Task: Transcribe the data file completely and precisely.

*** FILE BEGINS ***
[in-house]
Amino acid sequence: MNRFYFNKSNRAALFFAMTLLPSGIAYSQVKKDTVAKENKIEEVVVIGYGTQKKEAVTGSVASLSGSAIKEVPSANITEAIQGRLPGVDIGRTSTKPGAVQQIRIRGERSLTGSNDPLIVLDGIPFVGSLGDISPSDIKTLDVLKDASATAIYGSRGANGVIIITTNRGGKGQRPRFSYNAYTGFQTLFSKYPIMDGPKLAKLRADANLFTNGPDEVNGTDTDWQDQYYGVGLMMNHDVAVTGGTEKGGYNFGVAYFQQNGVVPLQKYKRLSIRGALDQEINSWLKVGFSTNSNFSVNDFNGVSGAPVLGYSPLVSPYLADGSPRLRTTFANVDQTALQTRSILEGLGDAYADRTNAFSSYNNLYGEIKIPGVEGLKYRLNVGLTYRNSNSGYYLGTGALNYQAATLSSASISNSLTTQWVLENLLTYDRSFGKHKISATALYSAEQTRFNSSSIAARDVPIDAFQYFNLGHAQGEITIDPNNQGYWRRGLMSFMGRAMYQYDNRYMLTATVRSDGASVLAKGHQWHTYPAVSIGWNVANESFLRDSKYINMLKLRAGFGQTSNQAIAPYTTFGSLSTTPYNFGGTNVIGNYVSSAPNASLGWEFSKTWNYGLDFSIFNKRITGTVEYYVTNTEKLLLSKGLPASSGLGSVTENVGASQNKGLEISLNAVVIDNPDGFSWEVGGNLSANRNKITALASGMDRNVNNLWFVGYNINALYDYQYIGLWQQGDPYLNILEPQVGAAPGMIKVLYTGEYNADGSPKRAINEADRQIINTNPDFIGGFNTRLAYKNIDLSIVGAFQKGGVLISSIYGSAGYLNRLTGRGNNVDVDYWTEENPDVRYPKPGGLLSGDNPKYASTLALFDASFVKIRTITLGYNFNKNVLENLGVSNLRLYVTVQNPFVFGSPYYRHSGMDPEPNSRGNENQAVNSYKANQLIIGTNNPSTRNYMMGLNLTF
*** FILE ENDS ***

[in-house]
Amino acid sequence: MNRFYFNKSNRAALFFAMTLLPSGIAYSQVKKDTVAKENKIEEVVVIGYGTQKKEAVTGSVASLSGSAIKEVPSANITEAIQGRLPGVDIGRTSTKPGAVQQIRIRGERSLTGSNDPLIVLDGIPFVGSLGDISPSDIKTLDVLKDASATAIYGSRGANGVIIITTNRGGKGQRPRFSYNAYTGFQTLFSKYPIMDGPKLAKLRADANLFTNGPDEVNGTDTDWQDQYYGVGLMMNHDVAVTGGTEKGGYNFGVAYFQQNGVVPLQKYKRLSIRGALDQEINSWLKVGFSTNSNFSVNDFNGVSGAPVLGYSPLVSPYLADGSPRLRTTFANVDQTALQTRSILEGLGDAYADRTNAFSSYNNLYGEIKIPGVEGLKYRLNVGLTYRNSNSGYYLGTGALNYQAATLSSASISNSLTTQWVLENLLTYDRSFGKHKISATALYSAEQTRFNSSSIAARDVPIDAFQYFNLGHAQGEITIDPNNQGYWRRGLMSFMGRAMYQYDNRYMLTATVRSDGASVLAKGHQWHTYPAVSIGWNVANESFLRDSKYINMLKLRAGFGQTSNQAIAPYTTFGSLSTTPYNFGGTNVIGNYVSSAPNASLGWEFSKTWNYGLDFSIFNKRITGTVEYYVTNTEKLLLSKGLPASSGLGSVTENVGASQNKGLEISLNAVVIDNPDGFSWEVGGNLSANRNKITALASGMDRNVNNLWFVGYNINALYDYQYIGLWQQGDPYLNILEPQVGAAPGMIKVLYTGEYNADGSPKRAINEADRQIINTNPDFIGGFNTRLAYKNIDLSIVGAFQKGGVLISSIYGSAGYLNRLTGRGNNVDVDYWTEENPDVRYPKPGGLLSGDNPKYASTLALFDASFVKIRTITLGYNFNKNVLENLGVSNLRLYVTVQNPFVFGSPYYRHSGMDPEPNSRGNENQAVNSYKANQLIIGTNNPSTRNYMMGLNLTF